Why AIOps? Why Now?
We sat down with guest speaker Rich Lane from Forrester to discuss the core issues IT Operations leaders face as they evolve towards intelligent, automated operations (AIOps). Then, we kept him for a Q&A to dive deeper into the biggest challenges facing the adoption of AIOps as a strategic driver.
Q: What are the primary use-cases Enterprises are trying to solve with AIOps?
RL: There’s a few that come to mind from the get-go. First thing that comes to mind is false positive reduction. On average, 60% of the alerts that generate tickets are false positives. Add up the amount of time wasted investigating these alerts and you realize that there must be a better way of handling all the telemetry. The second big one I see is the shift towards understanding the day in a life of a digital user. Not just from an IT perspective, but sales, marketing, and product development. So, having the ability to map out user journeys and tie it to user sentiment helps build better services and deliver better CX.
Q: How has accelerated cloud adoption impacted tools modernization efforts?
RL: In the context of the pandemic, cloud migration plans that were 18-24 months out were realized within the first few months. This exposed a lack of tooling to monitor cloud instances remotely and at scale. Add to this the increased utilization of resources to meet customer demand and remote work and legacy tooling couldn’t keep up.
Q: How does one get started with their journey to AIOps?
RL: I always tell folks to take a step back and redefine what monitoring means for their enterprise. Everything that we do now in operations should be geared towards delivering the best customer experience we can. That means we need smarter tooling with much more automation to bridge the gap between how much telemetry is coming in and how small IT teams usually are.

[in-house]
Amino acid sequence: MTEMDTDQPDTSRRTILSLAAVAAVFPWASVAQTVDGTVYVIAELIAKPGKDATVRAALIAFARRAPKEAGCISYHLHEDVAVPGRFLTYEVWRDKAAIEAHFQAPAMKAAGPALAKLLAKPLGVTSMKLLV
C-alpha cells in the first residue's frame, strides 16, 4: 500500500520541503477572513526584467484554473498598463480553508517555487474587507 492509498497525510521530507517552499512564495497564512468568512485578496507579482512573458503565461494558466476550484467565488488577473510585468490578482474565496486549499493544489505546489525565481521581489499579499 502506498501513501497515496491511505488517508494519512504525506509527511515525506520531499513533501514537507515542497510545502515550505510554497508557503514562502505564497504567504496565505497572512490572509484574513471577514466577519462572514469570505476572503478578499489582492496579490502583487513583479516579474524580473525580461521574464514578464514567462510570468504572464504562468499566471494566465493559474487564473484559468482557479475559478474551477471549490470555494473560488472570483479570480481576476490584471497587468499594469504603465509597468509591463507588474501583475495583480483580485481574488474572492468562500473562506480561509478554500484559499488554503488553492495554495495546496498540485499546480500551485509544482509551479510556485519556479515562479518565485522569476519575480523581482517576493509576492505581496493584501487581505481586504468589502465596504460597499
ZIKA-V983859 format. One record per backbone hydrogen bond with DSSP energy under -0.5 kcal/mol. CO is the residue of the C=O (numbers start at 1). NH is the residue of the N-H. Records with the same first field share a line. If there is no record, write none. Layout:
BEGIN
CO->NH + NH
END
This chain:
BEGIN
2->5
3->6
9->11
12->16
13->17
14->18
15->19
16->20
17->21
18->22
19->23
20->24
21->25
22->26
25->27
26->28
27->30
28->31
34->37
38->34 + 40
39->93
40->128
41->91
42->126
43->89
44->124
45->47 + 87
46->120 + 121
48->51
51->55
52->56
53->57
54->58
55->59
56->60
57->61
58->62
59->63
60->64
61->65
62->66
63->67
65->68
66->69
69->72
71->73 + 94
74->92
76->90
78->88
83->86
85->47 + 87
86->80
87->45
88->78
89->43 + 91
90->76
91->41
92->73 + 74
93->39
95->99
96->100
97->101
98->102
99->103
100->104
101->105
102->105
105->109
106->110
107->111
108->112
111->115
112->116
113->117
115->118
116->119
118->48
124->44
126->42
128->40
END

Q: What is the nature and role of automations within AIOps?
RL: Automation is a huge part of AIOps. IT teams spend far too much time doing low-level tasks that we should have as automated remediations. The more situations where we can use automation, the more effective teams can be in quickly clearing incidents. For instance, think about how long it takes a Level 1 support agent to do basic troubleshooting, open a ticket, update the ticket, find the right support team, etc. If the monitoring system on detecting an alert is integrated with ITSM, CMDB, CI/CD, etc. the time to when the correct support engineer is contacted is seconds versus the industry average of well over an hour.
Q: What do you think are the biggest challenges when it comes to adopting AIOps?
RL: There’s two: culture and showing ROI. If you’re doing AIOps properly you’re going to change how teams engage, areas of responsibility, and process. All this must be thought of before you even begin the rollout phase. The second area is just trying to get the contract signed. Software isn’t cheap, but the cost of doing nothing is much greater. Add up all the lost productivity from firefighting, the lost revenue, and the inability to meet customer requests and you see that an AIOps initiative will virtually pay for itself.